As you may have noticed, I haven’t been online much lately. I have been very busy preparing to move. I have bought my first house (jay!), in the area I come from originally. Quit a big decision, since I have been living in the capital of our country (Amsterdam) for half my life now. But now, knowing what helps and what bothers me, I’ve come to realize I need to be in a place which doesn’t get on my nerves as much, as a the big city I am living in.

A big city is always ‘giving’ sensory input. Here, in Amsterdam there is a never a moment of peace. There are cars, people, lights and noises everywhere, all the time, which can be appealing, if you are able to filter out most of this input. But I can’t. So I never feel as happy and comfortable as I can be.

I have felt this (uncomfortable) for many many years, but never knew why. I just guessed I didn’t really belong in a big city, for unknown reasons.

It feels good to get more control over how I feel, by managing my sensory input. I have spent quit some time in my home area, and my sensory overload, and autism symptoms are getting less and less, which is great. Also is it really nice to spend more time with my family 🙂

The move is quit stressful though, since I don’t like change much. But I am doing it at the lowest pace possible, to keep my stress levels as low as possible.

At the end of this month, I will be officially moved out. Looking forward to that moment, hopefully accompanied with a lot of piece (of mind).

Getting Proper Sleep: Sleep Mask

Since I am having quite some sensory issues, which become worse when I don’t sleep properly, it is very important to get a good night of sleep.

Sleeping can be quite a challenge, especially when living in a big city (I live in the capital of my country), which never really sleeps. Although I do no live in the busiest part of the city (thank god!), I do live in a part of our country where there is a lot of light pollution. It never gets really dark here, which is a real pity… and, a sensory input I would rather get rid of.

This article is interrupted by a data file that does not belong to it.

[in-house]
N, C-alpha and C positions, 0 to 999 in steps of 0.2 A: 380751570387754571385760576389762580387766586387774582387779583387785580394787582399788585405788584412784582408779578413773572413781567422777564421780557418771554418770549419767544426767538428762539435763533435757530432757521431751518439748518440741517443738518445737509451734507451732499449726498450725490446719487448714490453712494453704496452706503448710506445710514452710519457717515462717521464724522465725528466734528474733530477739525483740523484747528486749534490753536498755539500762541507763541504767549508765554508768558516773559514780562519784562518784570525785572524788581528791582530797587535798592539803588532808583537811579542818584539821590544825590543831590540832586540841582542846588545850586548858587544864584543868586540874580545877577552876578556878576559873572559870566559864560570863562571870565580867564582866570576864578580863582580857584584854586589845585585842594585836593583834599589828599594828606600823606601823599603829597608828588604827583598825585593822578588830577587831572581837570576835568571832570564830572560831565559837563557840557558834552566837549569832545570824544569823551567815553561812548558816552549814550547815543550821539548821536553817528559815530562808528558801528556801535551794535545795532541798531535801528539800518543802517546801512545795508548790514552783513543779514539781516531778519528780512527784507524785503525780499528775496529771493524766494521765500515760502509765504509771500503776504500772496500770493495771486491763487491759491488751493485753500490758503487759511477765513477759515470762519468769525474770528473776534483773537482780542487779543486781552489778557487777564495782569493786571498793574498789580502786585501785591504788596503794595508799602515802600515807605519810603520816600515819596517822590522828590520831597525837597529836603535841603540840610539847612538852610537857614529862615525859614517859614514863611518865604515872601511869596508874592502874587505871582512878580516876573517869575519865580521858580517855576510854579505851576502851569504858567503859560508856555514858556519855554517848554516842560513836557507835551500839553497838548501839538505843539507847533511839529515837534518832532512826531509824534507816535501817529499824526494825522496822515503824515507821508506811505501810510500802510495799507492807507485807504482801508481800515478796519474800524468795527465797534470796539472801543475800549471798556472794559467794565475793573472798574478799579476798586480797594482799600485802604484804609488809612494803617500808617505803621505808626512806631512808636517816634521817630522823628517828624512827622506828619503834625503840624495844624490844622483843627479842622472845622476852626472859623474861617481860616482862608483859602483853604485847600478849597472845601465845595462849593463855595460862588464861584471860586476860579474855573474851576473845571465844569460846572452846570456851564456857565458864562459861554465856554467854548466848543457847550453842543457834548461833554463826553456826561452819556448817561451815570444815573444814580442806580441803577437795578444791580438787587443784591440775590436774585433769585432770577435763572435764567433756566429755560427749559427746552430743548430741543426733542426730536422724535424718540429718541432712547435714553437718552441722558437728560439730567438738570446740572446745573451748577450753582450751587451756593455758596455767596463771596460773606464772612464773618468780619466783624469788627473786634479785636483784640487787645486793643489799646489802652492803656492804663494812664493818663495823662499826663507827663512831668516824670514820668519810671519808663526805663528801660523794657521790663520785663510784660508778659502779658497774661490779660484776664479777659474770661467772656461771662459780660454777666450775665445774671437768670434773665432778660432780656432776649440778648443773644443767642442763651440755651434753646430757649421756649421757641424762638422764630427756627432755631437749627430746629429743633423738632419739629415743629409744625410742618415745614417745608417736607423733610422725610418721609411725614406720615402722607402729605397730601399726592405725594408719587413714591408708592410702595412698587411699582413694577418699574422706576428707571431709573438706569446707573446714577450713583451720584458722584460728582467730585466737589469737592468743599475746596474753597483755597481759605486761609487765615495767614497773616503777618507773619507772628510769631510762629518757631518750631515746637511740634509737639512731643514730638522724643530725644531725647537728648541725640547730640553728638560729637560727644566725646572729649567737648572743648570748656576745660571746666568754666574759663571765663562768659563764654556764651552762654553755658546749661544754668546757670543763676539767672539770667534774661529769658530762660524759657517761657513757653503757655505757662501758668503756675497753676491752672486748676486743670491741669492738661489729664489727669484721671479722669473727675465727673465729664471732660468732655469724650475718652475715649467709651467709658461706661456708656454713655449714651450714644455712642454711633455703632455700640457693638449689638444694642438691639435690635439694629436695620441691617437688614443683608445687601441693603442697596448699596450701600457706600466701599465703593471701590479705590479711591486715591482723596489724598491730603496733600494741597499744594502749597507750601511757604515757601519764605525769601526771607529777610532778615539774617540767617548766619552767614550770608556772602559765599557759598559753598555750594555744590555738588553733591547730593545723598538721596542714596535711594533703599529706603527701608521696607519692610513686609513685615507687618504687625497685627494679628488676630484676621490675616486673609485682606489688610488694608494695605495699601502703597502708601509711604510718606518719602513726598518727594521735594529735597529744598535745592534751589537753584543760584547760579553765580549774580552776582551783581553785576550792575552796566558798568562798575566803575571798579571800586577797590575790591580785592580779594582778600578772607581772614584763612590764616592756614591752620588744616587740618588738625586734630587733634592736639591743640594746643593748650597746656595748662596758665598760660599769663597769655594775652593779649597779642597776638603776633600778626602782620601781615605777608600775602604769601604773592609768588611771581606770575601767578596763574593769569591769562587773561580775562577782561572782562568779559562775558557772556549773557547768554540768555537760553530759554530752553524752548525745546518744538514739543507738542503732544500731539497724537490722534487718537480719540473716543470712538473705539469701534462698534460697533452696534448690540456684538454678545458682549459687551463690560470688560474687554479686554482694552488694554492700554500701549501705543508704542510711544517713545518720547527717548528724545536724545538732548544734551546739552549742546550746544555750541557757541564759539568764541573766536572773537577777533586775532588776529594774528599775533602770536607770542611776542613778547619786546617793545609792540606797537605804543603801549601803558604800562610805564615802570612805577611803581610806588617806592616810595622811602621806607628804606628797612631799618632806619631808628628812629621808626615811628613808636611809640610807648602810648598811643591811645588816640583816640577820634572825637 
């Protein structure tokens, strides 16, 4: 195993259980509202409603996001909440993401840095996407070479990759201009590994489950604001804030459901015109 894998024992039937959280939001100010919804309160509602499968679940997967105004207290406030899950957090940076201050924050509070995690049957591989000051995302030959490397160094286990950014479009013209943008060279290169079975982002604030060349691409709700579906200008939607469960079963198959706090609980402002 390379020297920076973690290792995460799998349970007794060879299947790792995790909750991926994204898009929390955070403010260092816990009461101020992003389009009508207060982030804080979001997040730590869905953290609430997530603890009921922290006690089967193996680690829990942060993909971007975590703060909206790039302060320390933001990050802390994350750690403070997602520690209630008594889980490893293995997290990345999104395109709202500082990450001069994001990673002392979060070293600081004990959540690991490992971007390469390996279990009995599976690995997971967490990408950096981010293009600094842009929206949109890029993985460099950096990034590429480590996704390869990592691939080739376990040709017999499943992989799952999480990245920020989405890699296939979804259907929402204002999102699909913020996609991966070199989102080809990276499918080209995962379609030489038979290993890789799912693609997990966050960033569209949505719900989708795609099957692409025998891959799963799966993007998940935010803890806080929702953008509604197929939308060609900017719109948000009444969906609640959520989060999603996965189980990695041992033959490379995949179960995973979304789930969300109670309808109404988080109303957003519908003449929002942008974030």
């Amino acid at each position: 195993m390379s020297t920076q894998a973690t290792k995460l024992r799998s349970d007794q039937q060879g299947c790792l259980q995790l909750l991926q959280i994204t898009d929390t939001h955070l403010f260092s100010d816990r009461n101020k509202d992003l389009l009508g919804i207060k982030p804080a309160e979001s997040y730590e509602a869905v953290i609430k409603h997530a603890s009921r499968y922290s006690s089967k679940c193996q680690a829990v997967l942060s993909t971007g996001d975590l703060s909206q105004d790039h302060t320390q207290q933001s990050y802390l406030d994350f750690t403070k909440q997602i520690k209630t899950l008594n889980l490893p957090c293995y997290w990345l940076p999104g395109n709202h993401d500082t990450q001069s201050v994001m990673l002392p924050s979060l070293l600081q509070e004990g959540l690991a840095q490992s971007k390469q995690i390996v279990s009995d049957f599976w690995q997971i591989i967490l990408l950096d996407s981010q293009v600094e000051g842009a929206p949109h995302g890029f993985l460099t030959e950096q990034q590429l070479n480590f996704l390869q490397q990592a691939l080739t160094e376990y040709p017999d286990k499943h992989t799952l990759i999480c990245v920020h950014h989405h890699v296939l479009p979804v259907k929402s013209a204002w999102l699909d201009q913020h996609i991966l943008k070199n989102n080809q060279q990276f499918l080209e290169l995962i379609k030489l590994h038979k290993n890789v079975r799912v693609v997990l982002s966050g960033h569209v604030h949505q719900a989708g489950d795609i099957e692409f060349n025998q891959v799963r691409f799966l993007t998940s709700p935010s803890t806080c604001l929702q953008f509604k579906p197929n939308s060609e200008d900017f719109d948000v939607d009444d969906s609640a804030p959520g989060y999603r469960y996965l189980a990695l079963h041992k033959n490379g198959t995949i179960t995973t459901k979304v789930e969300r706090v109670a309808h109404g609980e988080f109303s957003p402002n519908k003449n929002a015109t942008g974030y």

So I started looking for a good, portable solution. A sleep mask seemed to be the solution, but most sleep masks are just horrible: they put pressure on your eyes and replace your original problem (light) with a new one (pressure).

After doing some online research, I found a sleep mask that had a lot of positive reviews, the sleep mask of Tempur. I decided to buy one, desperate for some ‘darkness’ in my life. 🙂

I must say, it worked out well. I absolutely love this sleep mask. It is soft, really blocks out light, and does not put any pressure on my eyes. I sleep with it every night now, without pulling it off while I am sleeping.

I can also recommend using it when you need some time to calm the senses after being sensory overloaded (just lie down on your bed with the mask on) or when having a migraine (ditto)!

Want one of your own?

Get it @ Amazon!

Or @ Bol.com

Note: I bought this item myself.

What is Autism (to me)?

Although I have suspected autism in some patients I have seen in my career, I never really knew what it entailed to have autism. I have learnt the symptoms by heart, during my study, but did not understand what caused patients to behave, the way they did.

I had never heard of the debilitating sensory issues that go hand in hand with autism. These sensory issues are my true nemesis. During the most part of my life, they were minor, and I didn’t even notice them.

All changed when I became really stressed out and my sensory sensitivities became major sensory issues. It was pretty confusing to go from a state of ‘being and feeling pretty normal’ to ‘not being able to leave the house’ because sounds would literally hurt on the inside, when I heard them.

Lights became very bright, especially those on cars, or those awful LED lights and fluorescent tubes, which you can find everywhere nowadays. Touch became almost unbearable. Interaction with other humans beings was totally exhausting. Grocery stores became my biggest enemies. Sleep became more and more difficult due to the ongoing  sensory overload, which was sending my body into a continuous state of alarm, and made my cortisol (stress hormone) levels peak continuously.

Fortunately I have found my way out of this hellish sate of being, but I am still sensitive, especially on the sensory ‘side’.

To get an idea what sensory overload is, please check this movie:

To me, autism is mostly dealing with sensory issues and sensory overload. Of course there is more to it. But to me, this really is my core problem.

How about you?

%d bloggers like this: